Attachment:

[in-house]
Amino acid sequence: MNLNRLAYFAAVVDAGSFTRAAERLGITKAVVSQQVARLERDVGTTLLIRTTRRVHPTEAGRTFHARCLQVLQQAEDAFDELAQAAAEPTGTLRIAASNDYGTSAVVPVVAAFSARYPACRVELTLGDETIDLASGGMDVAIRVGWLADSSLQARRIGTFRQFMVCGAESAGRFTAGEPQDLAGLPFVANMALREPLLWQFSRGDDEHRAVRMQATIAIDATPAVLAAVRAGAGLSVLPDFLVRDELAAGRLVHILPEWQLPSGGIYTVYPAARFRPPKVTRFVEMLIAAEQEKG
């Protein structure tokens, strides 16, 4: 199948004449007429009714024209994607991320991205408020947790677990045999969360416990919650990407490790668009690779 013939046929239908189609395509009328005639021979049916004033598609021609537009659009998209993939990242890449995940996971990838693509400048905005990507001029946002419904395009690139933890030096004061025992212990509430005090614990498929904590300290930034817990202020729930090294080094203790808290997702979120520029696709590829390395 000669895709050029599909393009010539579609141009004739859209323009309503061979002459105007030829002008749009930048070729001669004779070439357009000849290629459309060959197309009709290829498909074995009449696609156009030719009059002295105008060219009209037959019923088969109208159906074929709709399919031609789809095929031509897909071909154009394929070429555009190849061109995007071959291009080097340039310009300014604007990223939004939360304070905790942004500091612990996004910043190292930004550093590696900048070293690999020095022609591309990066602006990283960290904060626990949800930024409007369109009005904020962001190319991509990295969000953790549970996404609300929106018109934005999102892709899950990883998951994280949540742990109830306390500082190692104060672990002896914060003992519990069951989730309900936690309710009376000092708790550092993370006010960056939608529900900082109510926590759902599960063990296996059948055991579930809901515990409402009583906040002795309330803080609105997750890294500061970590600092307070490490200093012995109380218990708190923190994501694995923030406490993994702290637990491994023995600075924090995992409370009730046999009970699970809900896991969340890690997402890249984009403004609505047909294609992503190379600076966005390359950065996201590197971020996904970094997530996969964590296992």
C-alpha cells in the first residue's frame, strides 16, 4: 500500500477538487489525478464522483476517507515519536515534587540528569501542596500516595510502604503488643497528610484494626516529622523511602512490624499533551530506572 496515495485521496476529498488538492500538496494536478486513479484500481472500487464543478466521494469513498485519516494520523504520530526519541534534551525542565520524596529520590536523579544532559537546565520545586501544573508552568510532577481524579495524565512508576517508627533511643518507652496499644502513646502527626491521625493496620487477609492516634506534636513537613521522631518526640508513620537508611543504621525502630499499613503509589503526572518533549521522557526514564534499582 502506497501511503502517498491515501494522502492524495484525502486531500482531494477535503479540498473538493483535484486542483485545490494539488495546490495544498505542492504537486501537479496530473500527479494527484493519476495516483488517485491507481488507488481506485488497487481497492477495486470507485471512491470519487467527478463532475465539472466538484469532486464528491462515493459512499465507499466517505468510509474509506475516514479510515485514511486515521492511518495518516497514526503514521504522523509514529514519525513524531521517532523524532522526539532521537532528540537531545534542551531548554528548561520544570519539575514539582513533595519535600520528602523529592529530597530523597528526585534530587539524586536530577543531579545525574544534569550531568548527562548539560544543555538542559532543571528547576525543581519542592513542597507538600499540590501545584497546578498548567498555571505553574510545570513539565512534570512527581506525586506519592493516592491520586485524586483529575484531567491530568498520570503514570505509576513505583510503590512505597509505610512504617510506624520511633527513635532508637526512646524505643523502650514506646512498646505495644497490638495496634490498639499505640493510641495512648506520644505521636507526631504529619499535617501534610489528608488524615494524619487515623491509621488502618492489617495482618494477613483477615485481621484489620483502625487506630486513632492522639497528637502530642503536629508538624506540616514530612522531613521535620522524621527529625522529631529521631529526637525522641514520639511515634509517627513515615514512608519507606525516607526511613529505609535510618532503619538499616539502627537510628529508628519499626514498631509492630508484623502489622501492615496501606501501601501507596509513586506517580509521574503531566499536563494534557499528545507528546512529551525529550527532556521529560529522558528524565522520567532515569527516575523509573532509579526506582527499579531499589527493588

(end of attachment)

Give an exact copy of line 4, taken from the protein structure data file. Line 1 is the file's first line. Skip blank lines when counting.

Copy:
C-alpha cells in the first residue's frame, strides 16, 4: 500500500477538487489525478464522483476517507515519536515534587540528569501542596500516595510502604503488643497528610484494626516529622523511602512490624499533551530506572 496515495485521496476529498488538492500538496494536478486513479484500481472500487464543478466521494469513498485519516494520523504520530526519541534534551525542565520524596529520590536523579544532559537546565520545586501544573508552568510532577481524579495524565512508576517508627533511643518507652496499644502513646502527626491521625493496620487477609492516634506534636513537613521522631518526640508513620537508611543504621525502630499499613503509589503526572518533549521522557526514564534499582 502506497501511503502517498491515501494522502492524495484525502486531500482531494477535503479540498473538493483535484486542483485545490494539488495546490495544498505542492504537486501537479496530473500527479494527484493519476495516483488517485491507481488507488481506485488497487481497492477495486470507485471512491470519487467527478463532475465539472466538484469532486464528491462515493459512499465507499466517505468510509474509506475516514479510515485514511486515521492511518495518516497514526503514521504522523509514529514519525513524531521517532523524532522526539532521537532528540537531545534542551531548554528548561520544570519539575514539582513533595519535600520528602523529592529530597530523597528526585534530587539524586536530577543531579545525574544534569550531568548527562548539560544543555538542559532543571528547576525543581519542592513542597507538600499540590501545584497546578498548567498555571505553574510545570513539565512534570512527581506525586506519592493516592491520586485524586483529575484531567491530568498520570503514570505509576513505583510503590512505597509505610512504617510506624520511633527513635532508637526512646524505643523502650514506646512498646505495644497490638495496634490498639499505640493510641495512648506520644505521636507526631504529619499535617501534610489528608488524615494524619487515623491509621488502618492489617495482618494477613483477615485481621484489620483502625487506630486513632492522639497528637502530642503536629508538624506540616514530612522531613521535620522524621527529625522529631529521631529526637525522641514520639511515634509517627513515615514512608519507606525516607526511613529505609535510618532503619538499616539502627537510628529508628519499626514498631509492630508484623502489622501492615496501606501501601501507596509513586506517580509521574503531566499536563494534557499528545507528546512529551525529550527532556521529560529522558528524565522520567532515569527516575523509573532509579526506582527499579531499589527493588